Compostable food packaging on its way to Europe

U.S.-based Cereplast signs multimillion-dollar deal to supply a leading food-packaging manufacturer in Europe with its patented bioresin.

Candy wrappers made from Cereplast's bioresin.
Candy wrappers made from Cereplast's bioresin. Cereplast

Europeans will soon be able to throw their candy wrappers into the composting bin.

U.S.-based bioplastics producer Cereplast announced Wednesday that its patented bioresin will soon be used to make food packaging for a variety of foods in Europe.

The company signed a multimillion-dollar deal to supply its Cereplast Compostables 7003 bioresin to Sezersan Ambalaj, one of the leading producers of food packaging for Europe. Sezersan, which is based in Turkey, will use the resin to produce completely biodegradable food-packaging.

The bioresin is starch-based and can be created from corn, wheat, tapioca, or potato starches, making it 100 percent biodegradable, compostable, and sustainable, according to Cereplast.

Starting in December, Cereplast will ship 100 to 150 metric tons of its bioresin per month to a production plant in Turkey.

Sezersan will turn the bioresin into heat-sealable packaging material that can be made either semi-transparent or opaque depending on food companies' individual packaging needs.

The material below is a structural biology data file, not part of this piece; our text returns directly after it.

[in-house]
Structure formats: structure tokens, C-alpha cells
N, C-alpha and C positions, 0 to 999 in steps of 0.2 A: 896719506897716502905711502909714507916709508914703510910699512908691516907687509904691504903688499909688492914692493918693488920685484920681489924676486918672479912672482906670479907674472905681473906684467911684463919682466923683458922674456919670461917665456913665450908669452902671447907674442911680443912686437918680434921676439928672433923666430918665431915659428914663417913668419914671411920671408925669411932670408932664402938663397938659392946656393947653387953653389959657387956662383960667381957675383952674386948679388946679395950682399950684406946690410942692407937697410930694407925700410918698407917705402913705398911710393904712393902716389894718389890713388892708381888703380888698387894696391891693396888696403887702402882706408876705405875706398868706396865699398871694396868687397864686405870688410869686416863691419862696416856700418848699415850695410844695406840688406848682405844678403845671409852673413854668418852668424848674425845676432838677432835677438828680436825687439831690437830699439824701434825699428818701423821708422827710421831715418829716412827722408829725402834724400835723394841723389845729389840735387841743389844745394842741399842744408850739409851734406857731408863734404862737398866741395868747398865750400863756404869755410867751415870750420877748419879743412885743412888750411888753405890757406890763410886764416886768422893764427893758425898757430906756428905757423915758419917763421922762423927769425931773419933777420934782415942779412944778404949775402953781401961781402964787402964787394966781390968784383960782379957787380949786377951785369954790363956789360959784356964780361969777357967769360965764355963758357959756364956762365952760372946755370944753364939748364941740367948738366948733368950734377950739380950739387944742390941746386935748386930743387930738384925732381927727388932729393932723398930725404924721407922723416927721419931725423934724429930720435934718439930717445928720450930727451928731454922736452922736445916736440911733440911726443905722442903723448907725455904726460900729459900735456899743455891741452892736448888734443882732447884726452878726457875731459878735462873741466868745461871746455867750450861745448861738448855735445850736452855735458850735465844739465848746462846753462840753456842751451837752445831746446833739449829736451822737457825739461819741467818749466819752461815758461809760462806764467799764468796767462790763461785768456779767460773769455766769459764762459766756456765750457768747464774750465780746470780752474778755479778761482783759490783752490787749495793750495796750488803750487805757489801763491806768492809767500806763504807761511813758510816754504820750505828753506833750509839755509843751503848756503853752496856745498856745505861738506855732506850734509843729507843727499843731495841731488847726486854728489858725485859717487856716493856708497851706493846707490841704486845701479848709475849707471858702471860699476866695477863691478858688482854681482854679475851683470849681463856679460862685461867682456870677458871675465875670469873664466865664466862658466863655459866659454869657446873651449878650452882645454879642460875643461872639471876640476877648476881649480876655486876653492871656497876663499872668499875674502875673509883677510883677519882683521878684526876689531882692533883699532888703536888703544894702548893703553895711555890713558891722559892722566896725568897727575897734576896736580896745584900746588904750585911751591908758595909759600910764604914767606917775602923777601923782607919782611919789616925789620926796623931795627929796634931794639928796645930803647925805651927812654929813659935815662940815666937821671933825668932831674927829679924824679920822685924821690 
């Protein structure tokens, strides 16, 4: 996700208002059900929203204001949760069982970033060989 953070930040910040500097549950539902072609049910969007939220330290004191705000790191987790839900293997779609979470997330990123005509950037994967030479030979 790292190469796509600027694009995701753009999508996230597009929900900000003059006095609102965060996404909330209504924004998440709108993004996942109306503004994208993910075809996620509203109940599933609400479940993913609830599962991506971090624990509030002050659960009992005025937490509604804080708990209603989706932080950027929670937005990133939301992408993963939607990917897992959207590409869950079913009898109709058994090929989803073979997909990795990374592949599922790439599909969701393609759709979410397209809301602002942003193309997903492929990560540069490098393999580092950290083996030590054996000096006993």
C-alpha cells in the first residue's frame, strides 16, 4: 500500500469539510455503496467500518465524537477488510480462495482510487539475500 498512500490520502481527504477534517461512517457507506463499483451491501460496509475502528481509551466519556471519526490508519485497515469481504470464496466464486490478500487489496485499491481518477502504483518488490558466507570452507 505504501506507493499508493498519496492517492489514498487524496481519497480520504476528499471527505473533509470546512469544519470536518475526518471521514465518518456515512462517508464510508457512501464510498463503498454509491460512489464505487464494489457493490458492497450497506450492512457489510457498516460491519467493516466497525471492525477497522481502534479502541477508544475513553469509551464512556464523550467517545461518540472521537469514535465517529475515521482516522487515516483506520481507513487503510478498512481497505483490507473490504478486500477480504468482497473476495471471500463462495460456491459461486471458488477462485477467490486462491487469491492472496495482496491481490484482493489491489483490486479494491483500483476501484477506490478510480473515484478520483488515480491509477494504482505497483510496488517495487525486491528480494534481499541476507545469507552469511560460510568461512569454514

Cereplast

Cereplast is probably best know for its development of biodegradable cornstarch-based disposable cups, plates, and spoons for which its CEO Frederic Scheer was the subject of a Sundance Channel documentary film short.

Of course, Cereplast is not the only one touting the joys of bio-based disposables. In February, for example, scientists from the Imperial College London announced they had developed a sugar-based polymer that could be used to make food packaging . The packaging is not only biodegradable, but could even be edible.

About the author

In a software-driven world, it's easy to forget about the nuts and bolts. Whether it's cars, robots, personal gadgetry or industrial machines, Candace Lombardi examines the moving parts that keep our world rotating. A journalist who divides her time between the United States and the United Kingdom, Lombardi has written about technology for the sites of The New York Times, CNET, USA Today, MSN, ZDNet, Silicon.com, and GameSpot. She is a member of the CNET Blog Network and is not a current employee of CNET.

 

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